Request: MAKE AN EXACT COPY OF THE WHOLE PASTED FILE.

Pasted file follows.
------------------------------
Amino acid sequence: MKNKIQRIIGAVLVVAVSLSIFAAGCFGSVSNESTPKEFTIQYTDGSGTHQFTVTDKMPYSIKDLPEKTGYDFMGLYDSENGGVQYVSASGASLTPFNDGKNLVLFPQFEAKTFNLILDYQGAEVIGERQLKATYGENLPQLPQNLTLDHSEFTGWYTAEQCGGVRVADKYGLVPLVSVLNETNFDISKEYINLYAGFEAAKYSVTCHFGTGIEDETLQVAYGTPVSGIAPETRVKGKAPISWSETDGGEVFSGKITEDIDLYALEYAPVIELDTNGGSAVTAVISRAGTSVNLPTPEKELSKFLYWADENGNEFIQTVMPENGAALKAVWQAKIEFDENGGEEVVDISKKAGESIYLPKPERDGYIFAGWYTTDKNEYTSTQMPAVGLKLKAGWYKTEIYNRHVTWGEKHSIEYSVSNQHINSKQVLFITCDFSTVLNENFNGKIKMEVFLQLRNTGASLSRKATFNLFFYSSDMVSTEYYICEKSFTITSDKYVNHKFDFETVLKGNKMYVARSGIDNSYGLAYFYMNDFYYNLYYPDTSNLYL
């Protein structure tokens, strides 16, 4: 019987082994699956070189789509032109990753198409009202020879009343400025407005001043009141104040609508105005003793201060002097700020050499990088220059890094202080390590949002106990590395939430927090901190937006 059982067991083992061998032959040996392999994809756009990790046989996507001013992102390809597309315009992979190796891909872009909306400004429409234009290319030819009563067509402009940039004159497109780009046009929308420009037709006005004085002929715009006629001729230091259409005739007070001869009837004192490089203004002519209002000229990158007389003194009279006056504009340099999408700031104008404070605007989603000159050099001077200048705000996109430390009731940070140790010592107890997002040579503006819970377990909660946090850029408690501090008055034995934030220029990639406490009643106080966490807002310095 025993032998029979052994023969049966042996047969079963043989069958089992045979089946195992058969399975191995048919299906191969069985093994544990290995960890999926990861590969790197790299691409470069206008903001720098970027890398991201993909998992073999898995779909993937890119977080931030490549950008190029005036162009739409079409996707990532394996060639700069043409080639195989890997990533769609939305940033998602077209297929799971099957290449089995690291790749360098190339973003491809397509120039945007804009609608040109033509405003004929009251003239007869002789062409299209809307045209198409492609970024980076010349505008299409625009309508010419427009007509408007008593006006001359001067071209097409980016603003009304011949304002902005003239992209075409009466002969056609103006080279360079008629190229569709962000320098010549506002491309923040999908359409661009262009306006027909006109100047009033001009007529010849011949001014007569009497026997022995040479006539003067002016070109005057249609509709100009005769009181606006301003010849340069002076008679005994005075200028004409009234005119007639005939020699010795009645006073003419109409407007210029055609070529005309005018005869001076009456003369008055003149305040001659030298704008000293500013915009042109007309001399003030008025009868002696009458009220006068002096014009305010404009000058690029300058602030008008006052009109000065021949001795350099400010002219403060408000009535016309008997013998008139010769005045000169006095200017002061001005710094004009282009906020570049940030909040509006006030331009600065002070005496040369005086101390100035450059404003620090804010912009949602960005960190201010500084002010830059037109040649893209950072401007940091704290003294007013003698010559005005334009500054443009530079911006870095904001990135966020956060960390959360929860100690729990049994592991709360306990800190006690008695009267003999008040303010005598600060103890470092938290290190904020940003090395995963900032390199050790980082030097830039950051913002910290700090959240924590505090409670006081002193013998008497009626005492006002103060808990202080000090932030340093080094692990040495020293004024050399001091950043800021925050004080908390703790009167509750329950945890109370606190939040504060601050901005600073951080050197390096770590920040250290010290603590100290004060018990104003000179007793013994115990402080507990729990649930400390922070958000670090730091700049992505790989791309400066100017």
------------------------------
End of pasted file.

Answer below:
Amino acid sequence: MKNKIQRIIGAVLVVAVSLSIFAAGCFGSVSNESTPKEFTIQYTDGSGTHQFTVTDKMPYSIKDLPEKTGYDFMGLYDSENGGVQYVSASGASLTPFNDGKNLVLFPQFEAKTFNLILDYQGAEVIGERQLKATYGENLPQLPQNLTLDHSEFTGWYTAEQCGGVRVADKYGLVPLVSVLNETNFDISKEYINLYAGFEAAKYSVTCHFGTGIEDETLQVAYGTPVSGIAPETRVKGKAPISWSETDGGEVFSGKITEDIDLYALEYAPVIELDTNGGSAVTAVISRAGTSVNLPTPEKELSKFLYWADENGNEFIQTVMPENGAALKAVWQAKIEFDENGGEEVVDISKKAGESIYLPKPERDGYIFAGWYTTDKNEYTSTQMPAVGLKLKAGWYKTEIYNRHVTWGEKHSIEYSVSNQHINSKQVLFITCDFSTVLNENFNGKIKMEVFLQLRNTGASLSRKATFNLFFYSSDMVSTEYYICEKSFTITSDKYVNHKFDFETVLKGNKMYVARSGIDNSYGLAYFYMNDFYYNLYYPDTSNLYL
């Protein structure tokens, strides 16, 4: 019987082994699956070189789509032109990753198409009202020879009343400025407005001043009141104040609508105005003793201060002097700020050499990088220059890094202080390590949002106990590395939430927090901190937006 059982067991083992061998032959040996392999994809756009990790046989996507001013992102390809597309315009992979190796891909872009909306400004429409234009290319030819009563067509402009940039004159497109780009046009929308420009037709006005004085002929715009006629001729230091259409005739007070001869009837004192490089203004002519209002000229990158007389003194009279006056504009340099999408700031104008404070605007989603000159050099001077200048705000996109430390009731940070140790010592107890997002040579503006819970377990909660946090850029408690501090008055034995934030220029990639406490009643106080966490807002310095 025993032998029979052994023969049966042996047969079963043989069958089992045979089946195992058969399975191995048919299906191969069985093994544990290995960890999926990861590969790197790299691409470069206008903001720098970027890398991201993909998992073999898995779909993937890119977080931030490549950008190029005036162009739409079409996707990532394996060639700069043409080639195989890997990533769609939305940033998602077209297929799971099957290449089995690291790749360098190339973003491809397509120039945007804009609608040109033509405003004929009251003239007869002789062409299209809307045209198409492609970024980076010349505008299409625009309508010419427009007509408007008593006006001359001067071209097409980016603003009304011949304002902005003239992209075409009466002969056609103006080279360079008629190229569709962000320098010549506002491309923040999908359409661009262009306006027909006109100047009033001009007529010849011949001014007569009497026997022995040479006539003067002016070109005057249609509709100009005769009181606006301003010849340069002076008679005994005075200028004409009234005119007639005939020699010795009645006073003419109409407007210029055609070529005309005018005869001076009456003369008055003149305040001659030298704008000293500013915009042109007309001399003030008025009868002696009458009220006068002096014009305010404009000058690029300058602030008008006052009109000065021949001795350099400010002219403060408000009535016309008997013998008139010769005045000169006095200017002061001005710094004009282009906020570049940030909040509006006030331009600065002070005496040369005086101390100035450059404003620090804010912009949602960005960190201010500084002010830059037109040649893209950072401007940091704290003294007013003698010559005005334009500054443009530079911006870095904001990135966020956060960390959360929860100690729990049994592991709360306990800190006690008695009267003999008040303010005598600060103890470092938290290190904020940003090395995963900032390199050790980082030097830039950051913002910290700090959240924590505090409670006081002193013998008497009626005492006002103060808990202080000090932030340093080094692990040495020293004024050399001091950043800021925050004080908390703790009167509750329950945890109370606190939040504060601050901005600073951080050197390096770590920040250290010290603590100290004060018990104003000179007793013994115990402080507990729990649930400390922070958000670090730091700049992505790989791309400066100017």